Only men show gender bias when evaluating peers in the biology classroom

Men consistently underestimate the academic performance of women

Women face sexism and harassment in science fields from men and even from other women. A study published in PLOS ONE has investigated how undergraduate biology students evaluate their peers’ academic performance. The researchers from the University of Washington asked students to nominate top students and found that men consistently overestimated the grades of other men but underestimates the grades of women.

The study looked at thousands of students split across 3 large biology classrooms. It’s no surprise that men will receive more nominations than women because there are more men in the classroom. It’s also known that men are more outspoken that women in the classroom. The researchers took all this into account and controlled for these factors, finding that men still received more nominations and had their grades overestimated by fellow men.

The GPA (grade point average) of men was on average 0.765 points higher than their real performance. For women the increase was only 0.004 points. According to the authors, the gender bias of men was 19 times greater than that of women.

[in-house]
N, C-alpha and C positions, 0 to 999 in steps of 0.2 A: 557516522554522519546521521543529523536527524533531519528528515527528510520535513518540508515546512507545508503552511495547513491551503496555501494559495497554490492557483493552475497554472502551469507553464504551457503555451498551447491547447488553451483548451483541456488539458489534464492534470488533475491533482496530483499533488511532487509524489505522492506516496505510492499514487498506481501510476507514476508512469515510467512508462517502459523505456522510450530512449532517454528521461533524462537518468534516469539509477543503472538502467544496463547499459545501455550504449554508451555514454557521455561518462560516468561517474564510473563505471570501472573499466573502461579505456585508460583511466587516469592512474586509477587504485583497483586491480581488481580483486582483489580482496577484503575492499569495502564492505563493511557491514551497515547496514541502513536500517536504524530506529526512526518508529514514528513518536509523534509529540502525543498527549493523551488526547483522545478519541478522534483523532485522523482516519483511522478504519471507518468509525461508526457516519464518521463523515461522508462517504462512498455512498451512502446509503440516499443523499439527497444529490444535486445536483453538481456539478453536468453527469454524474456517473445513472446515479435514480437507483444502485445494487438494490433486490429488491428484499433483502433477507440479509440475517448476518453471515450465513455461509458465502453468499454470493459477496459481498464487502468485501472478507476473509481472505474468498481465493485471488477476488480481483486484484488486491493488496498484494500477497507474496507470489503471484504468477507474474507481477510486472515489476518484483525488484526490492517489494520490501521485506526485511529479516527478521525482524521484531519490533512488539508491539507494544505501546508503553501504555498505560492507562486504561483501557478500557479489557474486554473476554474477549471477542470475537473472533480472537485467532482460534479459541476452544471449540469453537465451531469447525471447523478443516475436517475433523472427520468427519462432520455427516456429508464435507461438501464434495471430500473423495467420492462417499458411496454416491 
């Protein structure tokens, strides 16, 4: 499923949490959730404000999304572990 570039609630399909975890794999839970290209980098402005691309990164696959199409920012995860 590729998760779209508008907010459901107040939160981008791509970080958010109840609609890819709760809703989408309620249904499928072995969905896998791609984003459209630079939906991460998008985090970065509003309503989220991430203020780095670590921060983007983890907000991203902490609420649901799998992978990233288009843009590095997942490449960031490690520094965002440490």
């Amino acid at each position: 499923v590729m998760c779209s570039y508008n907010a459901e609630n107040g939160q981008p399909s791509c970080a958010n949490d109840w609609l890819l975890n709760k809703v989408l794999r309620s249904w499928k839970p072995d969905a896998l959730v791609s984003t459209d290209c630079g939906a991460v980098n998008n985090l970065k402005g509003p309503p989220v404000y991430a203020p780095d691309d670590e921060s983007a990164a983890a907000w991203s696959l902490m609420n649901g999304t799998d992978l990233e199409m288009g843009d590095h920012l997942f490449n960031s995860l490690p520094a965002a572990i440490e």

It doesn’t matter how many more women go into the sciences; the cultural issues will still hold them back. When the top students are always presumed to be male, the stereotype persists and further confirms the biases of students including those who are newly entering the STEM fields.

So there’s a sexism problem in the sciences. We already knew that. The encouraging thing this study does is that the women weren’t exhibiting their own gender bias, which is usually common in the sciences. Of all the classrooms, the one with the least gender bias was the only one with a women teaching. This suggests that only good things can come from women working in higher positions in STEM fields, contradicting stereotypes.

Biology isn’t thought to have the same levels of sexism and harassment as fields like maths, physics, and computer sciences. I’d be interested to see the same study repeated in those classrooms.

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